The differences among the four models become more obvious in Figure 8, when life expectancy at retirement age 65 is projected. The independent LC model even forecasts an increasing gap between Northern Ireland and England and Wales for males, and the independent 1tier ACF extends this undesirable pattern to females as well. Although Northern Ireland’s higher rate of suicide, maternal and infant conditions and cancers have historically contributed to the male life expectancy gap, since 1980–82 Northern Ireland’s life expectancy has been improving at a faster pace than England and Wales, see [25]. A slowly narrowing gap allowing for shortterm disparities, as forecasted by the 2tier ACFC, provides a much more reasonable outlook.
In Figure 9, the malefemale mortality ratio (on a square root scale) for England & Wales is plotted against age for a selection of years, and the results are in line with the understanding that sex differences in mortality are mainly contributed by the high mortality of very young and middle aged males, see [23]. It can be seen that for the LC projection, as also found by [21], at the very young ages, when the number of deaths is very small, undesirable projection outcomes of sex ratios less than 1 may occur. The coherent projections under the 1tier and 2tier ACF do not have such issues. The independent LC produce increasing sex ratios up to as high as 2 in 2050 for age groups between 30 and 50, again showing the undesirable features of divergence in longterm projections, while sex ratios from the 2tier ACF model remain stable and constrained. However, sex ratios in England and Wales follow a stable pattern for the successive 40 years under the 1tier and 2tier ACF model, which is unlikely to be true. Compared to the 2tier ACF, projecting the cohort factor of each gender independently introduces some additional variation over the forecast years for the 2tier ACFC, while keeping the sex ratios constrained in a stable and reasonable range. Figure 10 isolates the malefemale mortality ratio (on a square root scale) for the 2tier ACFC model for the three countries, together with confidence intervals. Again, the uncertainty around mortality ratios reflect the corresponding population sizes, with Northern Ireland dominating Scotland which in turn dominates England and Wales. It is remarkable that, for Northern Ireland, mortality for some young adult males is forecast to be as high as four times as the corresponding female mortality.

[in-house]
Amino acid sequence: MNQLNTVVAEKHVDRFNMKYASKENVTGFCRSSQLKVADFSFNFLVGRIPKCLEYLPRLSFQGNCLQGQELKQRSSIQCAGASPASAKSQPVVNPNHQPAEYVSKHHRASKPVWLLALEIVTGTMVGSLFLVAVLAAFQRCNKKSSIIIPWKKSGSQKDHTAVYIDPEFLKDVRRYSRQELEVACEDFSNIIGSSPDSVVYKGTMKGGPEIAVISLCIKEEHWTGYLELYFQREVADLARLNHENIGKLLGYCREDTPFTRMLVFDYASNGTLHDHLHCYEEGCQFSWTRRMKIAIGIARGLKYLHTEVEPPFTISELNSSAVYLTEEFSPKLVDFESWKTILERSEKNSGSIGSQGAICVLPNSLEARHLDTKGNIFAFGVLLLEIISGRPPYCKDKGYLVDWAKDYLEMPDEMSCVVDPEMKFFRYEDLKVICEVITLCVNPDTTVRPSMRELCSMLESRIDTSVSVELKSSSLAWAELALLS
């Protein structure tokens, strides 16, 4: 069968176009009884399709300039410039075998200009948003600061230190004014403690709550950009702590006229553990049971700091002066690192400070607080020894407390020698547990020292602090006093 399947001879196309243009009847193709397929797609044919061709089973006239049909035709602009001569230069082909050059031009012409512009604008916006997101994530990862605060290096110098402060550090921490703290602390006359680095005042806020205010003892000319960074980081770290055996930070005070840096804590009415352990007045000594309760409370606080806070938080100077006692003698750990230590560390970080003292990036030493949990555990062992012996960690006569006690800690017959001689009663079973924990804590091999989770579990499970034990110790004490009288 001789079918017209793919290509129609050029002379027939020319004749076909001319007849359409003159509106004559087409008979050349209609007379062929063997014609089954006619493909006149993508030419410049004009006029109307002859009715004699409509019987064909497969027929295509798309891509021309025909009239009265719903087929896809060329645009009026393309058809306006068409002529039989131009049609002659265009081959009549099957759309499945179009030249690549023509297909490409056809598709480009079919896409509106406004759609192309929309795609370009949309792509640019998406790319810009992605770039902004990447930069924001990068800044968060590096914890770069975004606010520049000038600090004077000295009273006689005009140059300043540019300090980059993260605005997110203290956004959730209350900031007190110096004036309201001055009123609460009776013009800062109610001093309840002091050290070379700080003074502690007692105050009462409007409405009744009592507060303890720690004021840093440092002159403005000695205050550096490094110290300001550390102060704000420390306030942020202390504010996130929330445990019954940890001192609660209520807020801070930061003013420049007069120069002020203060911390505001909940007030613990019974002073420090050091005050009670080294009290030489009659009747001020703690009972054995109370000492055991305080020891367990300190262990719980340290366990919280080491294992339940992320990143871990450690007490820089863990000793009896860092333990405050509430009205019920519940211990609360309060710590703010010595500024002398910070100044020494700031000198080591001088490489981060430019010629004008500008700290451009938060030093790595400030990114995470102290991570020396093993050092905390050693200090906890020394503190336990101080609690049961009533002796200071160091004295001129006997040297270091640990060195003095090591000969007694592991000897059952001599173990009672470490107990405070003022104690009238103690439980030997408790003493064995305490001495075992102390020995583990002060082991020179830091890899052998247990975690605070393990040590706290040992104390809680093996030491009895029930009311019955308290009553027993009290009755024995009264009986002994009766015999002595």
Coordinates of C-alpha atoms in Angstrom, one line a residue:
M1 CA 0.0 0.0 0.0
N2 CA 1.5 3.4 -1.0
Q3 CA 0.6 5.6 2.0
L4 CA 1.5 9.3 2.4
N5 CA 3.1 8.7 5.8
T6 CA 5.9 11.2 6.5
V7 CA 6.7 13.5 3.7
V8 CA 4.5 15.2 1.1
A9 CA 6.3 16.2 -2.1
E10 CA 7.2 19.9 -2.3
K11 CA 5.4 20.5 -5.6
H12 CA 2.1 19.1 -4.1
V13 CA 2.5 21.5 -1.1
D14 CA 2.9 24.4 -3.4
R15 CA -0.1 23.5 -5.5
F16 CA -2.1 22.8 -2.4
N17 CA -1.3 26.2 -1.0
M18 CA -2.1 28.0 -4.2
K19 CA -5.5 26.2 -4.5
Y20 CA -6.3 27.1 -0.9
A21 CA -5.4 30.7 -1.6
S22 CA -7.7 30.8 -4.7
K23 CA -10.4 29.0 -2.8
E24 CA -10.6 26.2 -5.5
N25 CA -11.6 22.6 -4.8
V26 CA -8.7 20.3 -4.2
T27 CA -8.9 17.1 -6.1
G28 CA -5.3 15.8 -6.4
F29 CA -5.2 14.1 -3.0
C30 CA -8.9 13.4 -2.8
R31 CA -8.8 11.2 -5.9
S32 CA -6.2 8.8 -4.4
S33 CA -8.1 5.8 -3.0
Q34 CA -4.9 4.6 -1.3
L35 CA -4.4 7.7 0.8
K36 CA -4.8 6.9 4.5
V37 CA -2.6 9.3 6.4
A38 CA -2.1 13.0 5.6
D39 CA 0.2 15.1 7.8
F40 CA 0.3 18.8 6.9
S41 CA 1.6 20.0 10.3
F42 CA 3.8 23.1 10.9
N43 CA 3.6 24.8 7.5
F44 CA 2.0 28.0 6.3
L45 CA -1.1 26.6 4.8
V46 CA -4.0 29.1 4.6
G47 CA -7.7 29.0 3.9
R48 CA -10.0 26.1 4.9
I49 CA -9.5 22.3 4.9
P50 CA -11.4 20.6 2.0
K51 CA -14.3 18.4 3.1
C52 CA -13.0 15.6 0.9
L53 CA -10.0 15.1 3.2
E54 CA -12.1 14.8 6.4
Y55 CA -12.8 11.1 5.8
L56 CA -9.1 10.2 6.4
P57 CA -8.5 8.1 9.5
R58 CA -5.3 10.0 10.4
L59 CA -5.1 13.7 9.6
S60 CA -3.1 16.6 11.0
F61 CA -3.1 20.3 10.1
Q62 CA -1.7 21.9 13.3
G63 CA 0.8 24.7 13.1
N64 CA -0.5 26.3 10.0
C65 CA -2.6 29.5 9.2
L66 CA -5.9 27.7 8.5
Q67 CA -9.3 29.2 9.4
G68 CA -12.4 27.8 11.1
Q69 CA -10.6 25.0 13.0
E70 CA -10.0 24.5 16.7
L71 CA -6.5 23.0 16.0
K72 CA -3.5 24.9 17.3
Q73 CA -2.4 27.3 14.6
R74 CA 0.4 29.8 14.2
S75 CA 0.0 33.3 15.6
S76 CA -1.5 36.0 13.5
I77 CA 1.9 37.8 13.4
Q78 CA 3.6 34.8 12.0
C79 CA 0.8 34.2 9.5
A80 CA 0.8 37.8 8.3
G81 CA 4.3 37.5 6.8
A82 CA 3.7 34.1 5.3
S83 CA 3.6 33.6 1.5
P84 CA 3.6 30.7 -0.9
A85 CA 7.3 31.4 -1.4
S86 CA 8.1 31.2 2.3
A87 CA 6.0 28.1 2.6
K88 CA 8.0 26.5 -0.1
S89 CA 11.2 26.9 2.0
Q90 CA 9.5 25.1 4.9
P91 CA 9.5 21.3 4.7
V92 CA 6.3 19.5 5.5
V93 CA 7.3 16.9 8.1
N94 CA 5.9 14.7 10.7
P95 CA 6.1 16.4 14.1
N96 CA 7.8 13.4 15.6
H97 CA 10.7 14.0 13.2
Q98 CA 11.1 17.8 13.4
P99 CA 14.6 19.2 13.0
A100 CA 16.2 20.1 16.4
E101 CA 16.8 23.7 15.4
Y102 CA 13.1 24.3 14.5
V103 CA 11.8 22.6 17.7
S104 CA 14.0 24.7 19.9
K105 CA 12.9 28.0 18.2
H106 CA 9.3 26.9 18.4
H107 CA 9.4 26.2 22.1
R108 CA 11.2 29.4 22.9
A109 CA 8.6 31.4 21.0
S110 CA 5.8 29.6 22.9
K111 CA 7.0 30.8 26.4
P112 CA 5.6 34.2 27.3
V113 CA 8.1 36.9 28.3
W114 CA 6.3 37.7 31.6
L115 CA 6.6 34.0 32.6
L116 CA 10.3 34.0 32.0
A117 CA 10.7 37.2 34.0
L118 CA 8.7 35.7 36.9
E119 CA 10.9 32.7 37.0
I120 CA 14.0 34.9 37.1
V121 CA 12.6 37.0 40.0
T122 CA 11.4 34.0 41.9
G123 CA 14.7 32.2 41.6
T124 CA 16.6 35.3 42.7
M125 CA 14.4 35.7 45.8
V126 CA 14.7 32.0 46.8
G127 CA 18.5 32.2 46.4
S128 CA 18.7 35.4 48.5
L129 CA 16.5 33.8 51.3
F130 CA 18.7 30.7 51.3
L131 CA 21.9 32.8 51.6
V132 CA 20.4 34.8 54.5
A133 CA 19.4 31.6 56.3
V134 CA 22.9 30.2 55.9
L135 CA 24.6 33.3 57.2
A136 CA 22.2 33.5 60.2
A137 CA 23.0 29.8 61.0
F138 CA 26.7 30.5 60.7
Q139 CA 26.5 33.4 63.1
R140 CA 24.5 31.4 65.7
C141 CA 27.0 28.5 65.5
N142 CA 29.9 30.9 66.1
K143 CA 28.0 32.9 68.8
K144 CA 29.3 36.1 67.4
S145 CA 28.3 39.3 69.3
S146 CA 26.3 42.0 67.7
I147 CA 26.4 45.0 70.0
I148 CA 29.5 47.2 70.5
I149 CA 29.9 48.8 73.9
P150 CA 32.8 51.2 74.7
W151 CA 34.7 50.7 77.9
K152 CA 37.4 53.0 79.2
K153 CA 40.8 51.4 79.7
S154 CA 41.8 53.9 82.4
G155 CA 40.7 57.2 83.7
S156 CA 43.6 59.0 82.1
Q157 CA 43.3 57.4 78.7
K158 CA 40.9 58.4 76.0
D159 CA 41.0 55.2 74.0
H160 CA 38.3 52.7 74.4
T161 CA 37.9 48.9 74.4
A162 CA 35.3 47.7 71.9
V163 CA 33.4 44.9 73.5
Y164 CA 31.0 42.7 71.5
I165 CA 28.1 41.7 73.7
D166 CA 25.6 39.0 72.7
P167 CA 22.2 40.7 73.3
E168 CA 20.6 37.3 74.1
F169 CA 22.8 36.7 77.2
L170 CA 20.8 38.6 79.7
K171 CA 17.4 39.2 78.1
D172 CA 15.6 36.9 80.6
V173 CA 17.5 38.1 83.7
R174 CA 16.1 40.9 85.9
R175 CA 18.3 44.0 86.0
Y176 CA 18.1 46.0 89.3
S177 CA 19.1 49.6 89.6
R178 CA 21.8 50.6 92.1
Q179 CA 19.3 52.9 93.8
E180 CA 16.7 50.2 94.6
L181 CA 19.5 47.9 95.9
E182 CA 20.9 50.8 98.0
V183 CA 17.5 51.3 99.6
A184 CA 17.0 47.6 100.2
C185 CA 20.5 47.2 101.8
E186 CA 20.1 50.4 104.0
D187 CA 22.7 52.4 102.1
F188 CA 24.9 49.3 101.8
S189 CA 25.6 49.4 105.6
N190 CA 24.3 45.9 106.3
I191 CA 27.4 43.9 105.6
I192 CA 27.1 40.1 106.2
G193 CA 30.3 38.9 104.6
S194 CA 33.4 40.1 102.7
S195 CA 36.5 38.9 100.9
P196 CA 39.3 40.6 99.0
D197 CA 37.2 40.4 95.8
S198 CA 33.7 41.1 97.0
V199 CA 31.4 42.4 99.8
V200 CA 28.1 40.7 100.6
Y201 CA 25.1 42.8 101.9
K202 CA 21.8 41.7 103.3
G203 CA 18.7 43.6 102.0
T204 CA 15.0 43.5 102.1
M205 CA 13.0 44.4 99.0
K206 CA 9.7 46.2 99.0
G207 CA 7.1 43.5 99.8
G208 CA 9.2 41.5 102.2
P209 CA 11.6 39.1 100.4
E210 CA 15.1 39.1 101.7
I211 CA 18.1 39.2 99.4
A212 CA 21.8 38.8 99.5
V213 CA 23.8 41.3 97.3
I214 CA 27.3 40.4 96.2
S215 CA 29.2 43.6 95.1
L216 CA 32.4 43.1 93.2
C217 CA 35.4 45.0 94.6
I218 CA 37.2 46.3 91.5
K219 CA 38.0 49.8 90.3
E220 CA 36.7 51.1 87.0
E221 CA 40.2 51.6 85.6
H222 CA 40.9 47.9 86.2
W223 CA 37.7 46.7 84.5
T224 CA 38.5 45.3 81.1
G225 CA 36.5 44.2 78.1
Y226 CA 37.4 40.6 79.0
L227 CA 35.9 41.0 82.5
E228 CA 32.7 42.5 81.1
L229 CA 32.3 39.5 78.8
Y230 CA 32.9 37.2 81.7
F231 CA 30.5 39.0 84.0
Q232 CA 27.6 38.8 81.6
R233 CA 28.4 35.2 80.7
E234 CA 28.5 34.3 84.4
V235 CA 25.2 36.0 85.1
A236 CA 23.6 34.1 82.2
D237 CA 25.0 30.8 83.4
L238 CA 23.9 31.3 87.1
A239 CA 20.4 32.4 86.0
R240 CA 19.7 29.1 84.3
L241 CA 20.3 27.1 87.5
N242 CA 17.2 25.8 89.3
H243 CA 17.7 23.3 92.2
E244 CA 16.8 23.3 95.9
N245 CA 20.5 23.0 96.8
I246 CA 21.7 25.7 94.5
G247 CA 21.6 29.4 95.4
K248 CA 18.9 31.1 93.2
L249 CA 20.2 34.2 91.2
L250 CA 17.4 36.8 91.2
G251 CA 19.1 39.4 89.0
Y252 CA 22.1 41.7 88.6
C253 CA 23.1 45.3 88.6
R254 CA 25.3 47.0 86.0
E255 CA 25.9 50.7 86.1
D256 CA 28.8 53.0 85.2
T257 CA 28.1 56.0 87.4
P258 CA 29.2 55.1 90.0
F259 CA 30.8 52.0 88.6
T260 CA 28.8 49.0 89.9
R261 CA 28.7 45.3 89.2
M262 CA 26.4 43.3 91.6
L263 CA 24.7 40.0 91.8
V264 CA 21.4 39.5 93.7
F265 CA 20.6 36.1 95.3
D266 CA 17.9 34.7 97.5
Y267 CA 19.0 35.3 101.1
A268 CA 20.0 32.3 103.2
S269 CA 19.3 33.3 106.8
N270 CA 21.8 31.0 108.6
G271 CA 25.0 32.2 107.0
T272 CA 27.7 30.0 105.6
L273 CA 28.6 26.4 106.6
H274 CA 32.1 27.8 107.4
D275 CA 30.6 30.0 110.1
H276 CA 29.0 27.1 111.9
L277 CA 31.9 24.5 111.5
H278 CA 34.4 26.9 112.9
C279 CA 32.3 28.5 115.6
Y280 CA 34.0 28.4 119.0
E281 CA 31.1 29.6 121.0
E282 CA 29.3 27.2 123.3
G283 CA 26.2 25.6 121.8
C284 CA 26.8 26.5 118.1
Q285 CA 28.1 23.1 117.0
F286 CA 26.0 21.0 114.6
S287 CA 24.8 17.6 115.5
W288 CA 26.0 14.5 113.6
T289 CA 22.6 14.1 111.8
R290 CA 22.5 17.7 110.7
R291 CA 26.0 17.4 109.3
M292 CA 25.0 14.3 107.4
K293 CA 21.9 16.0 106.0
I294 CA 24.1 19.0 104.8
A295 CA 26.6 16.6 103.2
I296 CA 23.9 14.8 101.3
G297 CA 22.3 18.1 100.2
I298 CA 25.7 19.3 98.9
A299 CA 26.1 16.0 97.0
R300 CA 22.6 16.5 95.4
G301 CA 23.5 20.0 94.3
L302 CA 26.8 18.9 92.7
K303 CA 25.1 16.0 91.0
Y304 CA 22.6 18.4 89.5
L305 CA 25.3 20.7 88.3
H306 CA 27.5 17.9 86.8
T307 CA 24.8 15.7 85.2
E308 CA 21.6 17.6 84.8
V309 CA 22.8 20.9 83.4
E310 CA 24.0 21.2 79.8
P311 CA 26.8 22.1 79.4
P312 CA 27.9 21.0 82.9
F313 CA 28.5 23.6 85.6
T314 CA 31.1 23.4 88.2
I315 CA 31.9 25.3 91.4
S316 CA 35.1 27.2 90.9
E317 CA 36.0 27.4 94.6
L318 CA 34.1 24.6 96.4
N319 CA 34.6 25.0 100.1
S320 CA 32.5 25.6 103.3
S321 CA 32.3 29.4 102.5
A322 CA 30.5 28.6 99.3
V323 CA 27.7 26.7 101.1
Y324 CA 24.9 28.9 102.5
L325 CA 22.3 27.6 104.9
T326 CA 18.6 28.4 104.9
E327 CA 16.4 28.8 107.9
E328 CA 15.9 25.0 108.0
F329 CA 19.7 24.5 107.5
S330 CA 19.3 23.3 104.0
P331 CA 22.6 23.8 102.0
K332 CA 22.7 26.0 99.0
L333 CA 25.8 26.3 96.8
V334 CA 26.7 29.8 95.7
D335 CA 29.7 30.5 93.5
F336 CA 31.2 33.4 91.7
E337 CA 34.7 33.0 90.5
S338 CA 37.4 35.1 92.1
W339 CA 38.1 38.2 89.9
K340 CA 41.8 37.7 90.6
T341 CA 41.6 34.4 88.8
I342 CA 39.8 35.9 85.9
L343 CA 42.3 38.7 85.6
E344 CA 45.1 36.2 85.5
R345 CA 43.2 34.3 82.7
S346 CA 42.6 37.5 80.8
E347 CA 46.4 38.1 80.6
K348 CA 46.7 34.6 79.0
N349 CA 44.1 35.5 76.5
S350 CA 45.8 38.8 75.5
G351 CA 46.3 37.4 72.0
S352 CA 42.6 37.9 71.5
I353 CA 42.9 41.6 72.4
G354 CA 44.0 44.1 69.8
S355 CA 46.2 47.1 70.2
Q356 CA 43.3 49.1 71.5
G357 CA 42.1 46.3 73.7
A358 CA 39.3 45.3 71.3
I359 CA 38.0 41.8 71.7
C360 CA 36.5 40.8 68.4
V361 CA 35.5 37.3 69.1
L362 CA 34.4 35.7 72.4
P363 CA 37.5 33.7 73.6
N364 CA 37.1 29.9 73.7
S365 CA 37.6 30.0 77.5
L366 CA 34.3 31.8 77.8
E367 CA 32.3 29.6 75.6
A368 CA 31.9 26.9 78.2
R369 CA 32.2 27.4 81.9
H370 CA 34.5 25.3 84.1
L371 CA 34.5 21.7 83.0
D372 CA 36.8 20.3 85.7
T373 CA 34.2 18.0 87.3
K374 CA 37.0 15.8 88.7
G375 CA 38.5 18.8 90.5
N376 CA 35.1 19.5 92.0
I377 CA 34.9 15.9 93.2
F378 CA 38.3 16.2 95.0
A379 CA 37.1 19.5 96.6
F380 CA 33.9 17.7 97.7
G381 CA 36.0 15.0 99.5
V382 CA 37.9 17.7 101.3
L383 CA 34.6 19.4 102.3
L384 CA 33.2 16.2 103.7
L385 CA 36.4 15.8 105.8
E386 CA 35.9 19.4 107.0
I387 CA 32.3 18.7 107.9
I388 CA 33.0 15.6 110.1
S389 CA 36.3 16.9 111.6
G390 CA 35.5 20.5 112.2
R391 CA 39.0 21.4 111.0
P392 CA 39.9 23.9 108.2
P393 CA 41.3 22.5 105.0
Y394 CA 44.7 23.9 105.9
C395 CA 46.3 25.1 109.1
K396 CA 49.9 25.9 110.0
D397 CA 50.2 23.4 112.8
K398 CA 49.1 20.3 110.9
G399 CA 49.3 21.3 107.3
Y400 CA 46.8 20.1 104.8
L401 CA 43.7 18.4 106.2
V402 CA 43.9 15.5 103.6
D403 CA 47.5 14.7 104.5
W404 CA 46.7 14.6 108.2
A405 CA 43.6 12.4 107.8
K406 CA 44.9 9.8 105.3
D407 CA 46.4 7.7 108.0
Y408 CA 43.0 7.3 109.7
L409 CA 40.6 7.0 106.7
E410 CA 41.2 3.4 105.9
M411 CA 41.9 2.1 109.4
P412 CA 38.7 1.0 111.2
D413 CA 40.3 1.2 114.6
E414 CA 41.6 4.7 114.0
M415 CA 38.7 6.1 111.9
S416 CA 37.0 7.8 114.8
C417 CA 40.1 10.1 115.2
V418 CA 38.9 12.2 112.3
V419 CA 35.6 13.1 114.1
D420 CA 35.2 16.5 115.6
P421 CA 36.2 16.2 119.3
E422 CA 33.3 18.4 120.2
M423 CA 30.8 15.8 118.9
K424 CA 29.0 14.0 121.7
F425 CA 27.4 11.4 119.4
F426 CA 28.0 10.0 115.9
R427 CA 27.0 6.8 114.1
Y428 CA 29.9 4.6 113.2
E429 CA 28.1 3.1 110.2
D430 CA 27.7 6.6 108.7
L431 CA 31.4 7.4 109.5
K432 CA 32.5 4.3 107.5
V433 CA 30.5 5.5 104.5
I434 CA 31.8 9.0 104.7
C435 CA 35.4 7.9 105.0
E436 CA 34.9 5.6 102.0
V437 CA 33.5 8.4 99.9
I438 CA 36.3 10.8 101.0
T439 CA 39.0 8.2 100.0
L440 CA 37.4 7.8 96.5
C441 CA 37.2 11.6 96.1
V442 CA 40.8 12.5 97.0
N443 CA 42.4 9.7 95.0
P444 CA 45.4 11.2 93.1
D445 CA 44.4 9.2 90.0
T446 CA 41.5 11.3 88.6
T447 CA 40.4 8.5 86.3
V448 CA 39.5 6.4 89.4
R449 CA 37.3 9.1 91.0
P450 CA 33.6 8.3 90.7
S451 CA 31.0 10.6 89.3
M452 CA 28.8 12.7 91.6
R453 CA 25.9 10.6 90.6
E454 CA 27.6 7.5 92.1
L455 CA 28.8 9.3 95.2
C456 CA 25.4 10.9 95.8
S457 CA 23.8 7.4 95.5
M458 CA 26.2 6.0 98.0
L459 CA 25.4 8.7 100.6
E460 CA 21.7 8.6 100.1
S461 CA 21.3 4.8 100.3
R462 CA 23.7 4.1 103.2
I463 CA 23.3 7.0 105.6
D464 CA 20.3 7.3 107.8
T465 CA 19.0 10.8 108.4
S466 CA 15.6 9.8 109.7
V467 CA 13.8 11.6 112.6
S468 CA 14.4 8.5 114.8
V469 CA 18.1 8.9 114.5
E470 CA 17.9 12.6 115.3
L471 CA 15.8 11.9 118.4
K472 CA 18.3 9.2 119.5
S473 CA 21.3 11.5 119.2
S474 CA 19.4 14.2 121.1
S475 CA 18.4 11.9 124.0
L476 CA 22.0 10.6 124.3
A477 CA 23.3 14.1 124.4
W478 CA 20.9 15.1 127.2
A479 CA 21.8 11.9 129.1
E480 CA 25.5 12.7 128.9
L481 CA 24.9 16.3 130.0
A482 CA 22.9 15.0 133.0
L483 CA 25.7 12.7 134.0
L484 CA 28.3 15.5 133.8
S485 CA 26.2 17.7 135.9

4 Further discussions and concluding remarks
4.1 Critical appraisal of the 2tier ACFC model.
This approach is analogous to that of [41] to fit cohort extensions of the Poisson Common Factor Model (PCFM) of [28], but is fundamentally different from the method proposed by [36] where, when extending the LC model to include a cohort term, the latter is fitted together with the period factor. However, the approach in [36] cannot be readily applied into the ACF framework, as the multiple bilinear components of the ACF are arranged in hierarchy, so that common trends are fitted prior to fitting individual subpopulation trends. Therefore, the term \(g_{tx,i}\) would have to be placed within this hierarchy and should be fitted after the term \(a_{x,i,j}+B_x K_t\) but before the bilinear term \(b_{x,i,j} \kappa _{t,i,j}\), for the model to make sense. This is another key feature of the 2tier ACFC: including a cohort term still gives rise to a coherent forecast in terms of differences in mortality among subpopulations, because the common trend of the entire population is prioritised while the term \(g_{tx,i}\) is modelled as a stationary process. It may be argued that a common gender cohort factor \(g_{tx}\) could be fitted, together with the bilinear term \(B_x K_t\), so as to maintain the coherence property. However, the residual plots from the 1tier ACF suggests that cohort patterns do differ between different genders, which is consistent with the findings in [40].